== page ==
While briefing the media on ‘9 Years of Achievements in Rural Development’ in New Delhi on October 20, Minister for Rural Development and Panchayati Raj Giriraj Singh reassured that there is no deficit of funds under MGNREGA. He said that the finance ministry had been approached for additional funds under the scheme and they would be sanctioned soon.

However, Brinda Karat, CPI(M) Politburo member, claimed, “The budget for MGNREGA is dismal and granting less funds has become an instrument of the Modi government to eliminate the rights granted by the law.”

She alleged, “Average work days are below 50% of the guarantee.” MGNREGA, passed in 2005, is a demand-driven scheme that guarantees 100 days of unskilled work per year for every rural household seeking it.

Calling the Centre’s fund allocation “unjust”, “an assault on the rights of rural workers”, and “a step towards killing the programme,” Nikhil Dey of the NREGA Sangharsh Morcha pointed out that the National Mobile Monitoring System application for registering workers’ attendance was an “anti-worker intervention”. The new app-based attendance marking system, which is also linked to the payment of wages through the Aadhaar-based payment system (ABPS), was made mandatory from January 2023.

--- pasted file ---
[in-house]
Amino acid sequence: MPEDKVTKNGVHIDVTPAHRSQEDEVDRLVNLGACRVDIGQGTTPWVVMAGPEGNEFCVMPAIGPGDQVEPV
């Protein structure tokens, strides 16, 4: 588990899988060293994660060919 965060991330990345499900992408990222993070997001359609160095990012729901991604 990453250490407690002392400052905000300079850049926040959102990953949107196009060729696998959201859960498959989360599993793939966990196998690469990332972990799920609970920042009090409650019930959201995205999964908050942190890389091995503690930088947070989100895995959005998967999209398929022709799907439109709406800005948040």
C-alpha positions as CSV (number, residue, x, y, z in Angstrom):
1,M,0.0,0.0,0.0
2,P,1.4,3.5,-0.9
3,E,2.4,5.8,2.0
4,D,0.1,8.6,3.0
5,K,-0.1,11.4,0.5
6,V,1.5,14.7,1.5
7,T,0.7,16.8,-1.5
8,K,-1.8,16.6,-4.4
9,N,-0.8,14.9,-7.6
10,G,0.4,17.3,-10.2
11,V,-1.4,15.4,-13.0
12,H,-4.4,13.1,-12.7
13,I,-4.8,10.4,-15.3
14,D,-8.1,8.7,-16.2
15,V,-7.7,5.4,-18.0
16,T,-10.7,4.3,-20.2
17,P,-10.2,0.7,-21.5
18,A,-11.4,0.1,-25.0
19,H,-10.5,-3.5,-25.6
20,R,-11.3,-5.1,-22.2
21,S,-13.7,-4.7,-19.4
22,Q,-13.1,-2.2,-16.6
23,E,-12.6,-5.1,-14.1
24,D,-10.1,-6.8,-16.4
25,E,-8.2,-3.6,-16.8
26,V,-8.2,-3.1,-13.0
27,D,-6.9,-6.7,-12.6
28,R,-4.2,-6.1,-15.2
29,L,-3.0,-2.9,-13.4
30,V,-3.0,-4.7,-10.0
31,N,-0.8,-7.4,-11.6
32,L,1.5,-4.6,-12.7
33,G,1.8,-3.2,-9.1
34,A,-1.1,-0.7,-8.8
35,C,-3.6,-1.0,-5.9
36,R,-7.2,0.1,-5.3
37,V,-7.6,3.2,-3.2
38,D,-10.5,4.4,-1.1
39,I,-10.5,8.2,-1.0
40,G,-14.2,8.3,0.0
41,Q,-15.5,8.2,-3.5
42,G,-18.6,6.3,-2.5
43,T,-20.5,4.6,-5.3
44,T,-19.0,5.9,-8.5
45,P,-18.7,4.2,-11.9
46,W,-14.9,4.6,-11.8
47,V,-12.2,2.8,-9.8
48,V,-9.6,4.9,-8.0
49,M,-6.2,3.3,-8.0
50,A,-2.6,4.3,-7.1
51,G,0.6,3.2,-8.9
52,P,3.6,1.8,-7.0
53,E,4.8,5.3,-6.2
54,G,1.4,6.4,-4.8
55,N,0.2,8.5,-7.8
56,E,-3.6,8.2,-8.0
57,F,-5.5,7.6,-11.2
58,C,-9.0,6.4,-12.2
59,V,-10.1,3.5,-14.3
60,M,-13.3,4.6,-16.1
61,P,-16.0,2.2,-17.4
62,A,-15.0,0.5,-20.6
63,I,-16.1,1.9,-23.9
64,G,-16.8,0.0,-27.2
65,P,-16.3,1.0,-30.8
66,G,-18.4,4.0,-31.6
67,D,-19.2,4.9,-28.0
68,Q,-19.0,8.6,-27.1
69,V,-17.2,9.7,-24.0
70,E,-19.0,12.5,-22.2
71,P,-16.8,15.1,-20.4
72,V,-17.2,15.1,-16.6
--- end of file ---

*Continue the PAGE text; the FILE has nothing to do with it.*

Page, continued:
Karat wrote to the rural development minister on August 30, “As one who was actively involved in the finalisation of the Act and the clauses regarding the rights of workers, it is a matter of deep concern that workers’ rights for demand based work are being compromised.”